I selected my russet potatoes at the local farm stand from the loose pile sold by the pound.  Scrub the potatoes with a vegetable brush under cold water. Coat the potatoes with olive oil and sprinkle on coarse ground salt (McCormick salt grinder). Pierce the potatoes in several places with a fork. I think this step helps to prevent the potatoes from “popping open” while they are cooking in the microwave. Place oil covered and forked potatoes in a microwave safe bowl. Cover bowl with plastic wrap. Poke a hole or two in the plastic to let some steam to escape. Microwave these suckers for five to fifteen minutes on high or until the potatoes just begins to give to the touch a little. Check the potatoes after each five-minute interval of cooking for doneness. My six pounds of potatoes took the full fifteen minutes.  Be careful both the bowl and the potatoes are hot! Remove from the microwave using oven mitts. CAREFULLY remove plastic wrap. This whole microwave step speeds up the cooking time of the potatoes so they cook faster. After the microwave, you can transfer the potatoes to a four hundred degree oven for thirty minutes or very hot barbeque. Be careful not to burn the potatoes on the grill. I turned the burners off that were directly under my potatoes and finished cooking them just as if they were being “baked” in an oven.

While the potatoes are “baking” it time to steam the broccoli. Wash the broccoli under cold water. Cut the stems away from the head of broccoli. Cut the head of the broccoli into bit size pieces. Place the broccoli florets into a microwave safe bowl. Add a ¼-cup of water to the bowl. Cover with a paper plate to keep steam in bowl or plastic wrap and cut slits in plastic to let some steam escape. When the potatoes are cooked, (thirty minutes have passed) begin cooking broccoli in the microwave high for six minutes.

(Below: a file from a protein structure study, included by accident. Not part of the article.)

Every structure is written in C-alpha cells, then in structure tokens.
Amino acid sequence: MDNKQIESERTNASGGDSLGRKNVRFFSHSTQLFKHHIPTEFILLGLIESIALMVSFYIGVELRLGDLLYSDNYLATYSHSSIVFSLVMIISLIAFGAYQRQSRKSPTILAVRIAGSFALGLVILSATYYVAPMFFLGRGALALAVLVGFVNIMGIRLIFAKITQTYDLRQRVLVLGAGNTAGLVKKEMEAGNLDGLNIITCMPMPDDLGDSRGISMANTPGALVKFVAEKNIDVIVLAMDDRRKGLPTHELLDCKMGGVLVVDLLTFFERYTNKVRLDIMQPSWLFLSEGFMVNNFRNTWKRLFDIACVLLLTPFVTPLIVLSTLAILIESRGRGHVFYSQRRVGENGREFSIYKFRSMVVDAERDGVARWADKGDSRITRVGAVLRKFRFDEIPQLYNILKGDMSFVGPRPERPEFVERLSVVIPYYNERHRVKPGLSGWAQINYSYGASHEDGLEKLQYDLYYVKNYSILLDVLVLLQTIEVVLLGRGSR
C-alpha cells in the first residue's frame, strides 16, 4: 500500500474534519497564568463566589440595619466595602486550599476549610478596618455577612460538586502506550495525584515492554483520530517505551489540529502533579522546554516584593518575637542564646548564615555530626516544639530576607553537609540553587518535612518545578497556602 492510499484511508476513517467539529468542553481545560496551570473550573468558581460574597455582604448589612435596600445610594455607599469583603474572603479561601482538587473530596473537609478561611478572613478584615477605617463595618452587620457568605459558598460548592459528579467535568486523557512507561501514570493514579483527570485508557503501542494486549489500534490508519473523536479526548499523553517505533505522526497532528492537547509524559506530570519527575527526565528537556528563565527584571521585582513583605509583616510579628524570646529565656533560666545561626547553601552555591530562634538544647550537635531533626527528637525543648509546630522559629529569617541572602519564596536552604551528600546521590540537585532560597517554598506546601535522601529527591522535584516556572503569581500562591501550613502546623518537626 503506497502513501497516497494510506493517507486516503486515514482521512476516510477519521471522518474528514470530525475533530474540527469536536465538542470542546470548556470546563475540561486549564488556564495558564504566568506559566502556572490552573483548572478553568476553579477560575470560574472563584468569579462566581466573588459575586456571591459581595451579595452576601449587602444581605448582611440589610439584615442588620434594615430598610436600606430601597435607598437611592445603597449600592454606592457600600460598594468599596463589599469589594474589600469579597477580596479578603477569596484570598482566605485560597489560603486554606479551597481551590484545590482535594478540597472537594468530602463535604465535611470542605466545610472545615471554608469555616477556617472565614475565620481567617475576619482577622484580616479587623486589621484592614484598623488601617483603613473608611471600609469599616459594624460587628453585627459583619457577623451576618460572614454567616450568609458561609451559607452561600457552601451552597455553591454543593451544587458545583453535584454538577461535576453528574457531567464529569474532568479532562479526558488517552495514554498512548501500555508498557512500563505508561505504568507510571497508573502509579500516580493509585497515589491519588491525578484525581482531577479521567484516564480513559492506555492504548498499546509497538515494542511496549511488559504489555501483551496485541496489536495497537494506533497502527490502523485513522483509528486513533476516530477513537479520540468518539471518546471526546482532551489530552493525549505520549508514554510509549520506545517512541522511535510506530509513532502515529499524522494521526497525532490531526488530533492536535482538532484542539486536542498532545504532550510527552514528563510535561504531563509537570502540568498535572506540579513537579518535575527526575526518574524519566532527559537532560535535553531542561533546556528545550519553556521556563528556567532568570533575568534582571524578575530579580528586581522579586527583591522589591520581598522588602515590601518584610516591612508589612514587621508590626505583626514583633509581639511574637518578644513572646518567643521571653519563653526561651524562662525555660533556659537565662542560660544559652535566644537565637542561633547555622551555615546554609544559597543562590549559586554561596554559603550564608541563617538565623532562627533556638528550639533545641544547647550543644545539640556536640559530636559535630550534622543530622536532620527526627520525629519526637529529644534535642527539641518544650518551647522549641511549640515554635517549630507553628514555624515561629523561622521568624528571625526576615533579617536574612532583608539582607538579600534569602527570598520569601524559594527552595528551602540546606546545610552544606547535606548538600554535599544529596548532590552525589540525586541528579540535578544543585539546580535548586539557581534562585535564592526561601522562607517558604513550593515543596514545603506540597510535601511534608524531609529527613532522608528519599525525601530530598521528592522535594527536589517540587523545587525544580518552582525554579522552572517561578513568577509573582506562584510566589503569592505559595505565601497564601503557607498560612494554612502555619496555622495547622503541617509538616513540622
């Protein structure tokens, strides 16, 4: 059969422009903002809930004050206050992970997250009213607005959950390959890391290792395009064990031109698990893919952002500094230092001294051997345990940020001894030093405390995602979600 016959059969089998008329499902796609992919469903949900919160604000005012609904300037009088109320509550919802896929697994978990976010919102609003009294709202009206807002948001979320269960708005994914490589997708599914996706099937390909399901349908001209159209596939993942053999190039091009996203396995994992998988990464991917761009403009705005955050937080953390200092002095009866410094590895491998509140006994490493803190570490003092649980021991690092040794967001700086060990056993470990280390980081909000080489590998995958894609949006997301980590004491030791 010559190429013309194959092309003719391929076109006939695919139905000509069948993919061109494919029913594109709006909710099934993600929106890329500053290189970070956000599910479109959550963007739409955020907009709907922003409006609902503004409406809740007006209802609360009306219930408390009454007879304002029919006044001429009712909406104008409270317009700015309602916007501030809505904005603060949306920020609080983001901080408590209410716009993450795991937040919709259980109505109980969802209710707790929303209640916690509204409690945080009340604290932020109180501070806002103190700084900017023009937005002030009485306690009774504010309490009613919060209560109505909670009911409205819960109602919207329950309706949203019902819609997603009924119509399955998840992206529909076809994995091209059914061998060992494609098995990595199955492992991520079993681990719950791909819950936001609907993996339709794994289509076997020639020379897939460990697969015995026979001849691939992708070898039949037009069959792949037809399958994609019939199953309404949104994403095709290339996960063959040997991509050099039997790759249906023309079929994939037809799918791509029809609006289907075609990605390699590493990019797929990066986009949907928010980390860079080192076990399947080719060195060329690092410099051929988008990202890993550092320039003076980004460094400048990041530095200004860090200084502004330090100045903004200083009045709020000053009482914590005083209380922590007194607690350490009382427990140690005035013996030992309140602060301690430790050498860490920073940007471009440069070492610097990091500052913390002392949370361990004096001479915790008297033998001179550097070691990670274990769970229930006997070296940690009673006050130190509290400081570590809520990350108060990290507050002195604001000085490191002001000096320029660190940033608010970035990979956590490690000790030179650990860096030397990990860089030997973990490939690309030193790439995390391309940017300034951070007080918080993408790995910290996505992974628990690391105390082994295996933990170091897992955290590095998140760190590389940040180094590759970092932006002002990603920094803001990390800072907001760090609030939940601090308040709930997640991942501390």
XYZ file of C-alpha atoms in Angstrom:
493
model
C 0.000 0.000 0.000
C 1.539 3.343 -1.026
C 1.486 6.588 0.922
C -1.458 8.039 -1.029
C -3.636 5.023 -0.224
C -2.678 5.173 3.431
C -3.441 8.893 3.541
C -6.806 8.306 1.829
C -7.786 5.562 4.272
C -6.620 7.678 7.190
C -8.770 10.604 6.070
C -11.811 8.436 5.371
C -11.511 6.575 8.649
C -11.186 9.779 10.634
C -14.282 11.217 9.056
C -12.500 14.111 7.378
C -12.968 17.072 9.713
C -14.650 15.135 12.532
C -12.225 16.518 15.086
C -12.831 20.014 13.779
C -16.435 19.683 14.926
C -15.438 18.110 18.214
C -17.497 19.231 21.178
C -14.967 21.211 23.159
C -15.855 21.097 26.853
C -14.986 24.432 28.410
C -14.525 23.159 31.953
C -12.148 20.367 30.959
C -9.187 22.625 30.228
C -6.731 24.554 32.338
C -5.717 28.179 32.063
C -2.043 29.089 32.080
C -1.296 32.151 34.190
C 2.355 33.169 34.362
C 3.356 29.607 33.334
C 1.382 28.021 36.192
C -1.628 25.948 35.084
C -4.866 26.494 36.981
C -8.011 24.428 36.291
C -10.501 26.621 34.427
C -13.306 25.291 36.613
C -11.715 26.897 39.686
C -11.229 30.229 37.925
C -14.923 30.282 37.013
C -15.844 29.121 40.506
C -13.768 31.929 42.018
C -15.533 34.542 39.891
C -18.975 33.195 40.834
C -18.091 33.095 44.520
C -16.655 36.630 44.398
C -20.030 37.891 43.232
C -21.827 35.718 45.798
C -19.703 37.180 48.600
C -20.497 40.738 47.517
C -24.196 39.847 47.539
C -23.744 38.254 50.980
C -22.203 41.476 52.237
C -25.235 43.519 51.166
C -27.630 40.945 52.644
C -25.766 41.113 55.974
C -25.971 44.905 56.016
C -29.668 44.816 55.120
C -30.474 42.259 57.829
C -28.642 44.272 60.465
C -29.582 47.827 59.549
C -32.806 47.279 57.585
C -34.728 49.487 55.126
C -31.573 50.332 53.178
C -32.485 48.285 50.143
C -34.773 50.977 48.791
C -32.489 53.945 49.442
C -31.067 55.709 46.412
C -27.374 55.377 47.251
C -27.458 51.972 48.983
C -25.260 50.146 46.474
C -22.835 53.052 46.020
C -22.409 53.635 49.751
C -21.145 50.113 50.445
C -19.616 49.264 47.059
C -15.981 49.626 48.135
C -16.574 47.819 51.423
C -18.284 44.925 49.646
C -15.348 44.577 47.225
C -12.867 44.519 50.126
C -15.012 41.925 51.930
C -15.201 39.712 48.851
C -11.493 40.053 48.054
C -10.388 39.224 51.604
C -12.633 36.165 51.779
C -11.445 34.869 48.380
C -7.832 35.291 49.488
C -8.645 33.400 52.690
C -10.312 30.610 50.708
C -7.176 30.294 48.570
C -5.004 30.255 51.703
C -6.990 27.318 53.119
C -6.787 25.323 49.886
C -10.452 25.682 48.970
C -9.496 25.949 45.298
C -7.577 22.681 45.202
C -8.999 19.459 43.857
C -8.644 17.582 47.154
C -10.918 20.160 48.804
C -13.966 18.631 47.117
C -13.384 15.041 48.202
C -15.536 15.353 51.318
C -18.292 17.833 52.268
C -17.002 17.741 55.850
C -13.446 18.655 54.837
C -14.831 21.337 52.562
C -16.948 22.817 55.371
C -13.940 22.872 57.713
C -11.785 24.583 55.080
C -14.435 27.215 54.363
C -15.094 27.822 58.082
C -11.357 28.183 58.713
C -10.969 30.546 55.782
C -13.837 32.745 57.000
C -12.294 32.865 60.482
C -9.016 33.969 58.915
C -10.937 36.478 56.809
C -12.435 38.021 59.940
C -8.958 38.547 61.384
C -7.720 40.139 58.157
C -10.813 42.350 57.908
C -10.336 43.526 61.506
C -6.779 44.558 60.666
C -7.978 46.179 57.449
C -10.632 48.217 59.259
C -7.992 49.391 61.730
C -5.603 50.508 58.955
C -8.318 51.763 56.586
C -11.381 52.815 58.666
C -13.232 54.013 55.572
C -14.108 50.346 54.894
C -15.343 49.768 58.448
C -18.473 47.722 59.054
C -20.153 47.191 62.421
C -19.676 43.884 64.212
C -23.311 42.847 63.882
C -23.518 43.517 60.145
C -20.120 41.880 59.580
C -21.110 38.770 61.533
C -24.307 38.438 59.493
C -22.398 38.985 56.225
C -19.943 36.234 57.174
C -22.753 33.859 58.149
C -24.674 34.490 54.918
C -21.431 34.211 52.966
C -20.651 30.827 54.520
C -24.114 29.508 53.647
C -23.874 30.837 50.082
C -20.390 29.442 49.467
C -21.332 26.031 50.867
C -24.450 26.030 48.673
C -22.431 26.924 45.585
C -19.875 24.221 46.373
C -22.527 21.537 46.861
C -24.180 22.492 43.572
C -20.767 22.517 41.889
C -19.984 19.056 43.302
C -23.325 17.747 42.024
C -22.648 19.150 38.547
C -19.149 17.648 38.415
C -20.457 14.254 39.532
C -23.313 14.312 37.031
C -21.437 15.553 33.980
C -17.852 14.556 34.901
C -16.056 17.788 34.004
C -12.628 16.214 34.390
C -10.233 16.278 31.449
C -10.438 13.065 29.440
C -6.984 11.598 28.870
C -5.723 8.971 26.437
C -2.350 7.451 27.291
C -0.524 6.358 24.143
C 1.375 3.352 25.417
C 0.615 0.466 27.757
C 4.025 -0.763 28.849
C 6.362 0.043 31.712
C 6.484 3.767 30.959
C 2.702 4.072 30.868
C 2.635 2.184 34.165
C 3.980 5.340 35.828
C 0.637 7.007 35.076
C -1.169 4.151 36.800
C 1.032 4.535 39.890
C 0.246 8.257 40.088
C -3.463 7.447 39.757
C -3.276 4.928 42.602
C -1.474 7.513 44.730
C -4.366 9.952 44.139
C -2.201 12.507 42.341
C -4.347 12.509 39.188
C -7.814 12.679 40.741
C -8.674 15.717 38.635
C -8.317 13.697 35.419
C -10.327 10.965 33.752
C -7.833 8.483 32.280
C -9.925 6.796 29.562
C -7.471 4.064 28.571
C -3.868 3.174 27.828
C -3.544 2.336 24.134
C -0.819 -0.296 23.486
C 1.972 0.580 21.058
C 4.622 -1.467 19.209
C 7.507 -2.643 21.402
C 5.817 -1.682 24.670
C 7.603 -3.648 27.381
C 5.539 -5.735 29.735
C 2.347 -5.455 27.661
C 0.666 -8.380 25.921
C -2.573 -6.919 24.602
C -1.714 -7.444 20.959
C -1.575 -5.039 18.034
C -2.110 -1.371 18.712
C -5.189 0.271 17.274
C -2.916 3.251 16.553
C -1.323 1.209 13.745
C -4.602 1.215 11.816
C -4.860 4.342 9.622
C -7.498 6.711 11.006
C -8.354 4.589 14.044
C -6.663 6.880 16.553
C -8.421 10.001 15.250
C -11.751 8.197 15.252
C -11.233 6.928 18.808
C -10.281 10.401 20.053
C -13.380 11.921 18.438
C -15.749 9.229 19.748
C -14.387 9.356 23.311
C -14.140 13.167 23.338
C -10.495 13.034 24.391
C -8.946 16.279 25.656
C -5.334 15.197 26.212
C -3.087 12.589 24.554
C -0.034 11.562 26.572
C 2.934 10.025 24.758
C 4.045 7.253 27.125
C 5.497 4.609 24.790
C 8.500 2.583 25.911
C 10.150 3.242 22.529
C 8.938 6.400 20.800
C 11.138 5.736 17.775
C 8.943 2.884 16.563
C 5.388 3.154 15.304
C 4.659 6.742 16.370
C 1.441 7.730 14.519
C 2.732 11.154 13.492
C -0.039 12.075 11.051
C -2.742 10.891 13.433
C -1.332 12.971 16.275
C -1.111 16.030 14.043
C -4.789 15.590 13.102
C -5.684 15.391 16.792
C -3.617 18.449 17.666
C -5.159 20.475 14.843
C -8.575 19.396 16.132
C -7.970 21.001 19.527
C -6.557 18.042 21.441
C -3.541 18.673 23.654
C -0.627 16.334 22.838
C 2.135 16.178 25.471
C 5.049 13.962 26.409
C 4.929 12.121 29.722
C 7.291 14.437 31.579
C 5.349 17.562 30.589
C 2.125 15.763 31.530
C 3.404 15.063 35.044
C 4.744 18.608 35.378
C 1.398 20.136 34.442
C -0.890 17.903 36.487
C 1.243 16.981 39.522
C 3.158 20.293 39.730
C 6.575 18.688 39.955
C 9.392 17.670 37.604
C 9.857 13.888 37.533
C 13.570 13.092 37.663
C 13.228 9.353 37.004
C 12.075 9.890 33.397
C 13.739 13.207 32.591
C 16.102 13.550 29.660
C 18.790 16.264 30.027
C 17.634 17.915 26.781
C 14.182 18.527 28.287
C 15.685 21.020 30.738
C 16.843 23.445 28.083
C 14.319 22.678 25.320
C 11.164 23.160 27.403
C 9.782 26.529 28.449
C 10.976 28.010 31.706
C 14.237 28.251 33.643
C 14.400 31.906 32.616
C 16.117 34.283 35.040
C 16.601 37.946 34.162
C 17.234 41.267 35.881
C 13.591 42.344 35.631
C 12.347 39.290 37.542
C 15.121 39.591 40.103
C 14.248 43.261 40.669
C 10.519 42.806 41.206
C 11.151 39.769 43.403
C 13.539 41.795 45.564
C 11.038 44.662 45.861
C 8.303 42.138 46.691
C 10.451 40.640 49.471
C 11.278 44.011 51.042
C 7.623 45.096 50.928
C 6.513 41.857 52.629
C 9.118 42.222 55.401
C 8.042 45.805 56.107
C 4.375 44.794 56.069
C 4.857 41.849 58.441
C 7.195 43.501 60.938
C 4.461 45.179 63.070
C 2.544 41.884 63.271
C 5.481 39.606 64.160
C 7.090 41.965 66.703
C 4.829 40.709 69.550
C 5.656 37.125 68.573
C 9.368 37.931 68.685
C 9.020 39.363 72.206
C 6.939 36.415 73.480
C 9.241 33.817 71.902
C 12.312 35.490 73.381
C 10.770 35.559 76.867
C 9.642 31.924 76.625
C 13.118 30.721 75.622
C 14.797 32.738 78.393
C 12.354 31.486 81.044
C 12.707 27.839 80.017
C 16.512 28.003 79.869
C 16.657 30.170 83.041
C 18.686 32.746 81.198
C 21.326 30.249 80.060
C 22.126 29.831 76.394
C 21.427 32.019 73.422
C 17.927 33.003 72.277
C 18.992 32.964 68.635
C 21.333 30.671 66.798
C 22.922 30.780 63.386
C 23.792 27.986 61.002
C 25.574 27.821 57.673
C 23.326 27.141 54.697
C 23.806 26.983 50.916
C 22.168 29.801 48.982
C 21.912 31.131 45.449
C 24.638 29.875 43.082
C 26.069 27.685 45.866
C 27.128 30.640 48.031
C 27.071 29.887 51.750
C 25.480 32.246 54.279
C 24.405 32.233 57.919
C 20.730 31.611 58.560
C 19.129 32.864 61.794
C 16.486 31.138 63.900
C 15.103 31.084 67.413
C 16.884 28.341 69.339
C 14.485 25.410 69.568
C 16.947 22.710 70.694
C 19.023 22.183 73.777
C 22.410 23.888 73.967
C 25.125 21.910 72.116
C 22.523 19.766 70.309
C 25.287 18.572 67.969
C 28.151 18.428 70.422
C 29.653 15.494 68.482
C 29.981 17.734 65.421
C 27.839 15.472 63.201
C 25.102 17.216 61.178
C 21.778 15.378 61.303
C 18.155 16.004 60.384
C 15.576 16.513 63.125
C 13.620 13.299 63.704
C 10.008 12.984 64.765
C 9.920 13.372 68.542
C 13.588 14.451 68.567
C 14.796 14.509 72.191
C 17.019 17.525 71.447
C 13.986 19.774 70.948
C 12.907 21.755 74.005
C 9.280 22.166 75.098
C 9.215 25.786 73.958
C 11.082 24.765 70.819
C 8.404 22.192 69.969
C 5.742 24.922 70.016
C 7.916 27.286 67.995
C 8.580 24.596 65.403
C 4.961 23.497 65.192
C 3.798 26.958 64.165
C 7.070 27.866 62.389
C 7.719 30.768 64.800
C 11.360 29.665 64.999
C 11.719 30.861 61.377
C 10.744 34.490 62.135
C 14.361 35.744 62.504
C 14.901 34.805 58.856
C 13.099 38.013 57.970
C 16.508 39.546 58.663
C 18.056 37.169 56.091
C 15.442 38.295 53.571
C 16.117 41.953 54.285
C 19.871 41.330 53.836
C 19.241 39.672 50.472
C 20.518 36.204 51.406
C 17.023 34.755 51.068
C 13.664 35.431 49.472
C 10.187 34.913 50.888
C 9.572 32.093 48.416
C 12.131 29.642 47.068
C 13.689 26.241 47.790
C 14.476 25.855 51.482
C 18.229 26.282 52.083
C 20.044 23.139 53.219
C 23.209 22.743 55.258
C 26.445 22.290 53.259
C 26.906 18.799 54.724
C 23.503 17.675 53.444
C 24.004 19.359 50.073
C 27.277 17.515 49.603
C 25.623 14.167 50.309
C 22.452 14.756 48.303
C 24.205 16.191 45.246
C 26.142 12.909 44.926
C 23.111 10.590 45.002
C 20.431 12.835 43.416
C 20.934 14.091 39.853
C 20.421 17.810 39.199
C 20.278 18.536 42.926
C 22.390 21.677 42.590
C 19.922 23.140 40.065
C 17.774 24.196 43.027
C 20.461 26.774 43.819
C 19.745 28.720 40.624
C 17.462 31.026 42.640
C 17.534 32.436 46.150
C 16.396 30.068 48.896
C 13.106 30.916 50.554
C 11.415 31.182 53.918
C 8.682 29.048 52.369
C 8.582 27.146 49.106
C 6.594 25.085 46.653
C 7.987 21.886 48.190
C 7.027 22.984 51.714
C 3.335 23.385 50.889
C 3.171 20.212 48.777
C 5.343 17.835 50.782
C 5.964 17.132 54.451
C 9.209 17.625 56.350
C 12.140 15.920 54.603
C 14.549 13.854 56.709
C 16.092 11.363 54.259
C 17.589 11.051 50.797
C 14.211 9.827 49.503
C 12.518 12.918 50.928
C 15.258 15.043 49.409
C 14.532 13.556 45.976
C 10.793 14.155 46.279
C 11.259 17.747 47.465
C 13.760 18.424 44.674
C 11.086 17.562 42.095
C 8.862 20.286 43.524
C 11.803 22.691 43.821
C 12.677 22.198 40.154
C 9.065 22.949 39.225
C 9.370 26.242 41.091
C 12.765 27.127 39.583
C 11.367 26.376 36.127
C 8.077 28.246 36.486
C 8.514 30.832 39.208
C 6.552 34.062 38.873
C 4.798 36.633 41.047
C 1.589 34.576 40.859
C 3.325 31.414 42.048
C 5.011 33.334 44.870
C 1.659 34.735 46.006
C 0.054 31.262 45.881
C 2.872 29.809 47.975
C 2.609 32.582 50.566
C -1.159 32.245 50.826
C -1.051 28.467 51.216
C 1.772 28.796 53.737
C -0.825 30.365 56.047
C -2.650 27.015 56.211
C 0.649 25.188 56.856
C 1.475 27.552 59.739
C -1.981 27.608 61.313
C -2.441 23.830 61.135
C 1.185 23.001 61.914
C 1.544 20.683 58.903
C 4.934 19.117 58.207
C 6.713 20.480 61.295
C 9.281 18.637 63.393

Remove broccoli from the microwave using oven mitts. Carefully remove the plastic or take off the paper plate.

Carefully slice open each potato and place on a plate. Add one half tablespoon of butter to each half. Add the steaming hot broccoli then cover with shredded cheddar cheese. Add bacon, sour cream and chives to finish it.

Cheese sauce option: For true over indulgence, make a fancy ass cheese sauce, like the one shown on the potatoes above. Instead of grated cheese, cover the whole potato with cheese sauce at the end. Mmm. Yummy.

Serve this with your favorite wheat beer like Weihenstephan or a Blue Moon.

Enjoy life, stay healthy, and may everyone be kind to you.

The Drunken Chef (Russ)

CHICKEN CUTLET PARMESAN

This week, I made chicken cutlet parmesan with pasta. This was Sam’s original request. I was working on the chicken parmesan, but then Jennifer came home and asked: “If you’re making us chicken cutlet parmesan, can your make extra for chicken parmesan heroes for my class?” “Sure,” I said. “Can you make a Meatball Parmesan hero too?” “Sure,” I said. “Can you make a salad?” “Sure,” I said. Then it was off to the market last night to buy everything but the bread for today. Good thing I’m on vacation huh.